Mr. Notaro noted that, “they have always said that the southern part of the island has to generate sustainable revenue.”

Ms. Cole replied, “but there are ways to do that without constructing a thousand-unit hotel, and all the traffic that would bring.”

Paul Goldstein, who chairs CB1’s Waterfront, Parks & Cultural Committee, voiced a concern that, “the scope and magnitude of development are excessive.”

Mr. Byrom concluded, “and they are inconsistent with the vision and values of Governors Island to promote history, art, education, culture, and open space.”

Following this discussion, the Board enacted a resolution that stated, in part, “CB1 is very troubled by the scope and magnitude of development being assessed for the Island and believes that it is excessive.”

No successor for Mr. Samuelian has been announced by City Hall.
In a related development, Carl Weisbrod, the former City Planning Commissioner who has chaired the Trust for Governors Island for several years, is also stepping aside.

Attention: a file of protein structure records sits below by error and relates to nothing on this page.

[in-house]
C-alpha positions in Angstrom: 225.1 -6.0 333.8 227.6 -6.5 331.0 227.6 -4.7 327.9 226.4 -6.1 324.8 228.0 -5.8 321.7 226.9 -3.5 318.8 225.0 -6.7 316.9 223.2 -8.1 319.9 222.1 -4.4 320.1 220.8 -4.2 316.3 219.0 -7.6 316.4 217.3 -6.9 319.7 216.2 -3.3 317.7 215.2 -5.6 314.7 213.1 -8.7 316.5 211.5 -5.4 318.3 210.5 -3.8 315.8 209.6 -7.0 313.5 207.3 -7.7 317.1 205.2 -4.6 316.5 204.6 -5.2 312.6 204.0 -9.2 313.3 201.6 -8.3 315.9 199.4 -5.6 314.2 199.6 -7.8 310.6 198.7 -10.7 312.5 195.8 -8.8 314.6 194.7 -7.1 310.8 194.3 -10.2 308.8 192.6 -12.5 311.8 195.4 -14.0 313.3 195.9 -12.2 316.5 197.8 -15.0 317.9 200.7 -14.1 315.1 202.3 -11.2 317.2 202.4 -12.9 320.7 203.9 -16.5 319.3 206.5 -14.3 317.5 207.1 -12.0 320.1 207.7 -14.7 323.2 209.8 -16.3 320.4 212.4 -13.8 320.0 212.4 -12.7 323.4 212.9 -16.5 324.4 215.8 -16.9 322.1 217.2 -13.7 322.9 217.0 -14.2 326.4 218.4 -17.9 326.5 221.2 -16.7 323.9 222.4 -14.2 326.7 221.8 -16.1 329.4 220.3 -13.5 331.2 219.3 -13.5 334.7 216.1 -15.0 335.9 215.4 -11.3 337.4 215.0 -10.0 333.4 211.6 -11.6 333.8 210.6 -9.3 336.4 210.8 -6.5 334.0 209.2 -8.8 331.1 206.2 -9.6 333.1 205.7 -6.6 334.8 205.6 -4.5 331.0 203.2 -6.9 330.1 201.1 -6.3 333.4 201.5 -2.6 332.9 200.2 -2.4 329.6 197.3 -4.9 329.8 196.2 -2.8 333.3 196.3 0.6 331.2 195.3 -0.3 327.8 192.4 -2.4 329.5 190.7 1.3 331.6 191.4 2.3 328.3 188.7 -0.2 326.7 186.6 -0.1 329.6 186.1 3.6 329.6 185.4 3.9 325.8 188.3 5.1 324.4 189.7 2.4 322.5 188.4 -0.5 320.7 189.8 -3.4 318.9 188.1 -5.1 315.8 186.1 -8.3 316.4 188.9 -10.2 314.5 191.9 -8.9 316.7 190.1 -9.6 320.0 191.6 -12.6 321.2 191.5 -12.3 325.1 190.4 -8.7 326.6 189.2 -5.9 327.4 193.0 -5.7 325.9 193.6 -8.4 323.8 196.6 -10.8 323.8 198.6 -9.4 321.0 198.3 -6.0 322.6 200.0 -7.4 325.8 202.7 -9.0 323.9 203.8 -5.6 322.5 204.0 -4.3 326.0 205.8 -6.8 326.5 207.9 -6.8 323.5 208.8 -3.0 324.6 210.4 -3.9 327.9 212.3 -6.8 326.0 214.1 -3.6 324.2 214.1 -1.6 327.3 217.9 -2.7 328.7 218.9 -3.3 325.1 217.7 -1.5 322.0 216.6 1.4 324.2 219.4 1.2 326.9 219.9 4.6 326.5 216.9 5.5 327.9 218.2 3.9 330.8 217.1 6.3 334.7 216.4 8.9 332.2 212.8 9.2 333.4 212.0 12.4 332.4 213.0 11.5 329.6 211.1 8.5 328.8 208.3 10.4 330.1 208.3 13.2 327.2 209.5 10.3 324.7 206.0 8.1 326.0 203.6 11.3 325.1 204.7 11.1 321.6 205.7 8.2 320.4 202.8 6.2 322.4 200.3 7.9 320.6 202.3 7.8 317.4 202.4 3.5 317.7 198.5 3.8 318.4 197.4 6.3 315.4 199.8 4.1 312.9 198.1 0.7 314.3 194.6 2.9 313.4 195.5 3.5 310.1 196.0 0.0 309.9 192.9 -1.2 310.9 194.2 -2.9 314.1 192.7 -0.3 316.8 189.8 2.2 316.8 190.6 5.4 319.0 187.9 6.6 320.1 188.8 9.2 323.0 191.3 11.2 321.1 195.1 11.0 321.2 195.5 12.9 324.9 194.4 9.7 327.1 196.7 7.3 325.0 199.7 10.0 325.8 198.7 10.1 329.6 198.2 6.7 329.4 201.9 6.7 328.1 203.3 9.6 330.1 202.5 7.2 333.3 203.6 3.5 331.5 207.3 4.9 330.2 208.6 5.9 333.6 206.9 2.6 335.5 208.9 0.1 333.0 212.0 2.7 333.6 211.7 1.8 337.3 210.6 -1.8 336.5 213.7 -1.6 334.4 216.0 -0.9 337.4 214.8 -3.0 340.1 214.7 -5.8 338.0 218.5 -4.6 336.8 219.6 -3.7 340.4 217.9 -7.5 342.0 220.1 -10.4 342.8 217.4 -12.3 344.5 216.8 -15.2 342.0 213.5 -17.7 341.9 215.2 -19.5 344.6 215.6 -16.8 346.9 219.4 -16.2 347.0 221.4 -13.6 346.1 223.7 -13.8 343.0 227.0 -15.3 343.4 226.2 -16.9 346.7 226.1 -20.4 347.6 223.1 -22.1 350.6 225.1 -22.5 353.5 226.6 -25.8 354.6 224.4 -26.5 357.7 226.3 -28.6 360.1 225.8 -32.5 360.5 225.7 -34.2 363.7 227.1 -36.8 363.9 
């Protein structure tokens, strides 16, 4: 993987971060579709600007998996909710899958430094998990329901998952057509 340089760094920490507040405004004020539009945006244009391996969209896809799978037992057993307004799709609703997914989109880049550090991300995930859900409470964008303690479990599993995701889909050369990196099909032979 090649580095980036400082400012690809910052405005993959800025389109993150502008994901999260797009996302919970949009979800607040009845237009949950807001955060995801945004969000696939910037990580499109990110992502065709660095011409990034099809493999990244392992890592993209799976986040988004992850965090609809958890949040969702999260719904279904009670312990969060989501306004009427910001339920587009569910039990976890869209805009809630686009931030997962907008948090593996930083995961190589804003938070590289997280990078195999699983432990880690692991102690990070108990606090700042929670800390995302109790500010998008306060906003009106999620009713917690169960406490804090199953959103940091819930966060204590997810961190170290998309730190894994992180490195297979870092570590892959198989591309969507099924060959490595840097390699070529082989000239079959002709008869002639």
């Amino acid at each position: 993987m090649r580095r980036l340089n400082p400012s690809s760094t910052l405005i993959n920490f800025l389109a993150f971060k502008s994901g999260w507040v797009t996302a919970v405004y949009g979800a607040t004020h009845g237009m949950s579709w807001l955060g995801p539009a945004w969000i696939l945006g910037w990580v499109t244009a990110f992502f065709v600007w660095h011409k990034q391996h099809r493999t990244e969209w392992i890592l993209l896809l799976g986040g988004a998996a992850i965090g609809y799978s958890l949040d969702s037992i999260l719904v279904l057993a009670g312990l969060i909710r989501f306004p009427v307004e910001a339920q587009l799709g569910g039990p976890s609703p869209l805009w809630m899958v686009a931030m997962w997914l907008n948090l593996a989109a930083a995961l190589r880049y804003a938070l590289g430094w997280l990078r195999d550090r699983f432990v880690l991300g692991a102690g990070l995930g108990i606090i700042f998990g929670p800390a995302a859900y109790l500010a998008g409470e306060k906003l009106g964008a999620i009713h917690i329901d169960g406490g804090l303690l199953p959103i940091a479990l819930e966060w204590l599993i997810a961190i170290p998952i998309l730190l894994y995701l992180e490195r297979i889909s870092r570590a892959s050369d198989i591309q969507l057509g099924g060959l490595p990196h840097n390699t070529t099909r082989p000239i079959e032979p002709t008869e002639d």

His successor, City Hall announced, will be former Deputy Mayor, Alicia Glen, who has served as a board member at the Trust for several years. Among the initiatives that Ms. Glen is known to favor is a plan, first proposed in 2006, to link Governors Island to Lower Manhattan with an aerial tramway, similar to the one that serves Roosevelt Island. First proposed by architect Santiago Calatrava, this idea was pushed hard by then-Mayor Michael Bloomberg, but ultimately foundered on questions of financing the structure, which was projected at the time to cost $125 million, and worries about how affordable tickets would be for ordinary New Yorkers.

One year ago, the City’s Economic Development Corporation hired engineering firm AECOM to take a fresh look at the possibility of such a gondola. The renewed interest in an aerial tram comes against the backdrop of increased momentum for plans to begin commercial development on Governors Island. But for such development to be viable, builders will likely want to see some means of mitigating the isolation of island — currently reachable only by ferry service that is expensive to operate and offers finite capacity.